Reliance Infra on Wednesday announced it would acquire Pipavav Defence by acquiring 18 per cent stake (for Rs 819 crore), along with an open offer for 26 per cent of shares at Rs 66 per share, for close to a total of Rs 2,080 crore investment. The company says the acquisition has potential to tap about Rs 1,20,000 crore or $20 billion over the next five years.
"This deal should be viewed as a precursor to many such deals going to happen in this sector," says Sanjay Sethi, who runs Nector Consulting and was the senior executive director and head of infrastructure Group at Kotak Investment Banking.
"We are confident that our strategic investment will create long term value for all stakeholders", ADAG Chairman Anil Ambani said in a press release. In the same release, Nikhil Gandhi, the founder promoter and Chairman of Pipavav Defence, said the transaction is an endorsement of the vision they set out to achieve almost 10 years ago.
Sethi says the deal is good for the promoters of Pipavav, who earlier had sold off a port in a similar fashion by pioneering the business, creating the infrastructure and selling off at the right time for good valuation to initiate another business.
India has the third-largest armed force in the world. On average India earmarks an annual budget of about $38 billion and 40 per cent of this is used for capital acquisition. In the next 7-8 years, India would be investing more than $130 billion in modernisation of the armed forces.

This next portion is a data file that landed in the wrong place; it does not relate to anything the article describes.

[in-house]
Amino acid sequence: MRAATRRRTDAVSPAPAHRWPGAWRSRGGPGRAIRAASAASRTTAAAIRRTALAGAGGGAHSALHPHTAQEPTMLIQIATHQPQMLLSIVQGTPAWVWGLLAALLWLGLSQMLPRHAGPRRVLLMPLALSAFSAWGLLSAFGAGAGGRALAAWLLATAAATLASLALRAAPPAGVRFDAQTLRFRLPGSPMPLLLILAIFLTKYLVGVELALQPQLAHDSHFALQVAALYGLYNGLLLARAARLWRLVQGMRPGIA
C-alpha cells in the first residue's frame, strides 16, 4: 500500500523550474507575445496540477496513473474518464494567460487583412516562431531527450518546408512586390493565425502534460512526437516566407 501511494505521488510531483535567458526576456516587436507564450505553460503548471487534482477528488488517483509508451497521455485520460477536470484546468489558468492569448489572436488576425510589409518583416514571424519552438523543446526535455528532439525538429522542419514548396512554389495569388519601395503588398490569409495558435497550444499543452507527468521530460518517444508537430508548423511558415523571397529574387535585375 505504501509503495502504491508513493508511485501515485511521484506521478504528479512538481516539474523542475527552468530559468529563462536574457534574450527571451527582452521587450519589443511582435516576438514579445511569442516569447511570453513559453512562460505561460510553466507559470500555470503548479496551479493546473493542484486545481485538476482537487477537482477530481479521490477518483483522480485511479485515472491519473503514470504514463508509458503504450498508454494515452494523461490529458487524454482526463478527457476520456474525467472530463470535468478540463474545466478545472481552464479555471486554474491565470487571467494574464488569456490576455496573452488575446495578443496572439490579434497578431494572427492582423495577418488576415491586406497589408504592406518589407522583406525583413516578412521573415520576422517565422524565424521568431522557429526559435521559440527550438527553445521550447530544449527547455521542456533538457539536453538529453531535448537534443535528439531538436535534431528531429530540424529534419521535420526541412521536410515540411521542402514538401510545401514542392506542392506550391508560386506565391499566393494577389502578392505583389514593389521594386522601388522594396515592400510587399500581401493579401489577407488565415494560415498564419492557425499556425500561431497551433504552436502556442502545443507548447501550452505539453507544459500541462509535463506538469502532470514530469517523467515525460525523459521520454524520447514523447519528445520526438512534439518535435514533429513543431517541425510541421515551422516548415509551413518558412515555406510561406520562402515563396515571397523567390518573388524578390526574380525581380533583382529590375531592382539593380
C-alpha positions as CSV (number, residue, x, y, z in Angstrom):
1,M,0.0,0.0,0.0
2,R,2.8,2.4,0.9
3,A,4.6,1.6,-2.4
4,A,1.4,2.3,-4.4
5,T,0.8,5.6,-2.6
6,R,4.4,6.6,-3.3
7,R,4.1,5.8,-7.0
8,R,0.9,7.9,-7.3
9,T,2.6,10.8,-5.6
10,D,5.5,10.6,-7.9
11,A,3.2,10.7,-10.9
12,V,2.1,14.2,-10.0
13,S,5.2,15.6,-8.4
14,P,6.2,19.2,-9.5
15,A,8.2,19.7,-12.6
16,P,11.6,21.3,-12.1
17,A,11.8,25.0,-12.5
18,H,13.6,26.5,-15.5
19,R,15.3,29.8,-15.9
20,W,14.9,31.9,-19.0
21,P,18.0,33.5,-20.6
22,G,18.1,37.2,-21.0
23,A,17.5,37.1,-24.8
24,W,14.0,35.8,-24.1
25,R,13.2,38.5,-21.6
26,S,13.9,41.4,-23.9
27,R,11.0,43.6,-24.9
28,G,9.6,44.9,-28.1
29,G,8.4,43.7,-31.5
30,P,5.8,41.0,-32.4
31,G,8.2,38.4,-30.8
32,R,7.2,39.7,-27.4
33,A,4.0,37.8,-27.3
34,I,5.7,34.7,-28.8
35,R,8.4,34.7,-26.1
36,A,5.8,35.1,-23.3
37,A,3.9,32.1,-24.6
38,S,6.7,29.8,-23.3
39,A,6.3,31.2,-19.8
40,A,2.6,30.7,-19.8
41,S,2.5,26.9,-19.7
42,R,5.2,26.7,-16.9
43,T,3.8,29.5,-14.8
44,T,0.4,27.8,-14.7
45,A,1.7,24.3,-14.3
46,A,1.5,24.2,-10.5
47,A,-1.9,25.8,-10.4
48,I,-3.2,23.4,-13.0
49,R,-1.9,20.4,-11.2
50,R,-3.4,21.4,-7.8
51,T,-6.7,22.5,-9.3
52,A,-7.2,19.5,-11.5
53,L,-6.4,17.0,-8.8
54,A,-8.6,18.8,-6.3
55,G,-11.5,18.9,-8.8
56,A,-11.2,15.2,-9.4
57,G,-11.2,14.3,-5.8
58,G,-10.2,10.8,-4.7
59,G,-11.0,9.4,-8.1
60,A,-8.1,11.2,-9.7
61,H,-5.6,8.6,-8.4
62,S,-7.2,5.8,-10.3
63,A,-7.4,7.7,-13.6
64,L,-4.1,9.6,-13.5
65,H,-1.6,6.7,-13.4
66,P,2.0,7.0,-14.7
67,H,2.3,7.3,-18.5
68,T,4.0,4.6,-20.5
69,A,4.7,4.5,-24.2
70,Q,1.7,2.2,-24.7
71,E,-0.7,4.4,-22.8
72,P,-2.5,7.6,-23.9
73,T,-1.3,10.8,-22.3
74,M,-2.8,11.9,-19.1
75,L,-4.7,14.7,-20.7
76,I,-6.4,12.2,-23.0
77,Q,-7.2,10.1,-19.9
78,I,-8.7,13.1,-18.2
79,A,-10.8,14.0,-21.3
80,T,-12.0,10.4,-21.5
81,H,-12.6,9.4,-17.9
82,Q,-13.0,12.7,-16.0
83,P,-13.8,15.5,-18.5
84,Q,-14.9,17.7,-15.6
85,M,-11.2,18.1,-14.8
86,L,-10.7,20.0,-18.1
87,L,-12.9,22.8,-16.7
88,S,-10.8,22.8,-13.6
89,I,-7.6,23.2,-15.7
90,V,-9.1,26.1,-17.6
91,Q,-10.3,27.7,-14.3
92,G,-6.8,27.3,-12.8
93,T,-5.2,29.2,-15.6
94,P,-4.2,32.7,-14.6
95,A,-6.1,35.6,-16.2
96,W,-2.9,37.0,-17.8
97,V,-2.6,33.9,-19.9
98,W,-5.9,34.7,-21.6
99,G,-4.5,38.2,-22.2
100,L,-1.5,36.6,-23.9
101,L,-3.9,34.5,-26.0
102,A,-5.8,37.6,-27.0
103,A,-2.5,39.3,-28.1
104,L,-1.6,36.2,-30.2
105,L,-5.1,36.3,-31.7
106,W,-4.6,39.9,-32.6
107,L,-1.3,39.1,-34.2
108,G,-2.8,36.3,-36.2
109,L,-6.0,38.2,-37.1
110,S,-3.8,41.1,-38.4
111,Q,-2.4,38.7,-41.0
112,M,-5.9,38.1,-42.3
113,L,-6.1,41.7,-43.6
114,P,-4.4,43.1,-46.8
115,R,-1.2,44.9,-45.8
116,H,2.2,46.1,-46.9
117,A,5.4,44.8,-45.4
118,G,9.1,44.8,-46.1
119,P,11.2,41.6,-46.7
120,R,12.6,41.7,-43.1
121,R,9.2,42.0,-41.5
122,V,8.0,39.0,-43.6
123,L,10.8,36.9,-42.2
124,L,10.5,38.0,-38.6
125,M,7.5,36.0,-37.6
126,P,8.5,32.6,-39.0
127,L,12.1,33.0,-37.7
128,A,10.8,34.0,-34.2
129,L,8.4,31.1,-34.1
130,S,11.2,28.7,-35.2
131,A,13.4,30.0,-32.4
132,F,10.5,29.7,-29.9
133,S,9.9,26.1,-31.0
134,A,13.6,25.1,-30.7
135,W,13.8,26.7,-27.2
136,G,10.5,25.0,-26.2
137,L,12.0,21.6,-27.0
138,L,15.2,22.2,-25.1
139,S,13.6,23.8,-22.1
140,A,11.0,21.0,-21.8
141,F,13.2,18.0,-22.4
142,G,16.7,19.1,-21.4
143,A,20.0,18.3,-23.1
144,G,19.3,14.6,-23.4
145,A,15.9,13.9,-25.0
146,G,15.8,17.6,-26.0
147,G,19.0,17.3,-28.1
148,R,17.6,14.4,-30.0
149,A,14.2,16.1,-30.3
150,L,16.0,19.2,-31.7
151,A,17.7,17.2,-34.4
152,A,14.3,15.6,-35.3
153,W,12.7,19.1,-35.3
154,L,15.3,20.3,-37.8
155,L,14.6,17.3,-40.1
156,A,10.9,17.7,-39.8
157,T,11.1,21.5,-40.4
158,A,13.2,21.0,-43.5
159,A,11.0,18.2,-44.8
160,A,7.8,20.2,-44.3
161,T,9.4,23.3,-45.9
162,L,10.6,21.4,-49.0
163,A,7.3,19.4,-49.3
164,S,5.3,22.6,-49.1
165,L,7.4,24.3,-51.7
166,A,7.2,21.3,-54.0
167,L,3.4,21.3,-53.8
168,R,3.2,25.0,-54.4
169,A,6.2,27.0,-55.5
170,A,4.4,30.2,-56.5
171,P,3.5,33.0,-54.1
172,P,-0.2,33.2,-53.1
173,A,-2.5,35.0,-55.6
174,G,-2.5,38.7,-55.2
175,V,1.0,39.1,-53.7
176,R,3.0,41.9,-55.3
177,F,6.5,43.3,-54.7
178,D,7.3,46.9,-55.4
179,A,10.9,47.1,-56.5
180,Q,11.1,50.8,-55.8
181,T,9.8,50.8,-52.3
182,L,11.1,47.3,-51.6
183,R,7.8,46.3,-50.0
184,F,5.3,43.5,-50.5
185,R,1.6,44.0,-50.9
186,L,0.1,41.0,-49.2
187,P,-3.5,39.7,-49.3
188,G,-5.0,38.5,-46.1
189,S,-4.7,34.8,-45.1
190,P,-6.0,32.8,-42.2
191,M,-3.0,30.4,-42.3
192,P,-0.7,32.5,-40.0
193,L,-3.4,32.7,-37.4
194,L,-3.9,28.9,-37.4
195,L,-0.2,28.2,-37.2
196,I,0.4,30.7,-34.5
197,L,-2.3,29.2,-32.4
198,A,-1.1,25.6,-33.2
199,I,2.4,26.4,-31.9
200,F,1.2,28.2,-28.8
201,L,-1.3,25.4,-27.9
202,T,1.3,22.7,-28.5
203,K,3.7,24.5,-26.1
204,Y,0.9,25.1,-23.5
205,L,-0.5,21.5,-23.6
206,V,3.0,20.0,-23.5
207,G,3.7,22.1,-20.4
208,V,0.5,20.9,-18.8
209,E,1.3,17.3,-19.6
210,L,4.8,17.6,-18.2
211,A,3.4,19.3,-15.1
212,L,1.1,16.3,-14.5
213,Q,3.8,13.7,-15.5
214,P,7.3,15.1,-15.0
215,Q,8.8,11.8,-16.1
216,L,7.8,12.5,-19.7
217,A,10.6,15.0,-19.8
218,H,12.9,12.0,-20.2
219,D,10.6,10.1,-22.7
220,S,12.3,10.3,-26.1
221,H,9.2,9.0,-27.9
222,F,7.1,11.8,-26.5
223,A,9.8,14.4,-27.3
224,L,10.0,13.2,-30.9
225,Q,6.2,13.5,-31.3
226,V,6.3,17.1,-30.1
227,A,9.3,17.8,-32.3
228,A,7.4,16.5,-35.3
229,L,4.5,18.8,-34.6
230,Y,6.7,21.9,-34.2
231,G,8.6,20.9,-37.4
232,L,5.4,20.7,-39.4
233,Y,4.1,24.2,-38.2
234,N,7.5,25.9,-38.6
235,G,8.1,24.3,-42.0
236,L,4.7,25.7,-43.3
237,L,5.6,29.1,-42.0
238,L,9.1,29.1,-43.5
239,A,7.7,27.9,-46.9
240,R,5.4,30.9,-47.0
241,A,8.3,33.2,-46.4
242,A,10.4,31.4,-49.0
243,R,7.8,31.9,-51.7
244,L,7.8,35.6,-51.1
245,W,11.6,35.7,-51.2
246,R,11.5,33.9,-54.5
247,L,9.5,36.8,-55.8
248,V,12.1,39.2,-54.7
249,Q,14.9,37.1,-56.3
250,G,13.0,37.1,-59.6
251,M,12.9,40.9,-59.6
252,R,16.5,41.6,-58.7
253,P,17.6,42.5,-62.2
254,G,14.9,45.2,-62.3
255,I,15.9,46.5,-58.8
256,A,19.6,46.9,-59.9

Anil Ambani's elder brother Mukesh Ambani's Reliance Industries is also eyeing big business in the sector. It is planning to invest about $1 billion in aerospace over the next three years and had set up Reliance Aerospace Technologies and Reliance Security Solutions in 2011. A year later, Mukesh partnered with Dassault Aviation to enter defence and homeland security sectors, and with Boeing for supplying military aviation components. Other major private sector groups already active in this field include the Tata Group, Mahindra & Mahindra, L&T and Bharat Forge.
"India is one of the largest importers of conventional defence equipment and spends about 40 per cent of its total defence budget on capital acquisitions. About 70 per cent of its defence requirements are met through imports", says a PriceWaterhouseCoopers (PWC) study led by Dhiraj Mathur, executive director and leader, National Aerospace and Defence Practice, on India's aerospace and defence sector.
Though the defence sector was thrown open to private sector participation in 2001, there were many entry barriers for the domestic industry like licensing and foreign direct investment restrictions. Obtaining industrial licence under IDR Act was very cumbersome and was a major roadblock for the industry, particularly small and medium industry, to get business for making parts, components, sub systems and sub-assemblies.
The Narendra Modi Government liberalised the FDI policy regime by allowing 49 per cent through government route (with FIPB approval). FDI above 49 per cent is also allowed on a case-by-case basis with the approval of Cabinet Committee on Security. The new government also removed the restrictions in the earlier policy related to Foreign Institutional Investment (FII) and majority shareholding to be held by single Indian shareholder.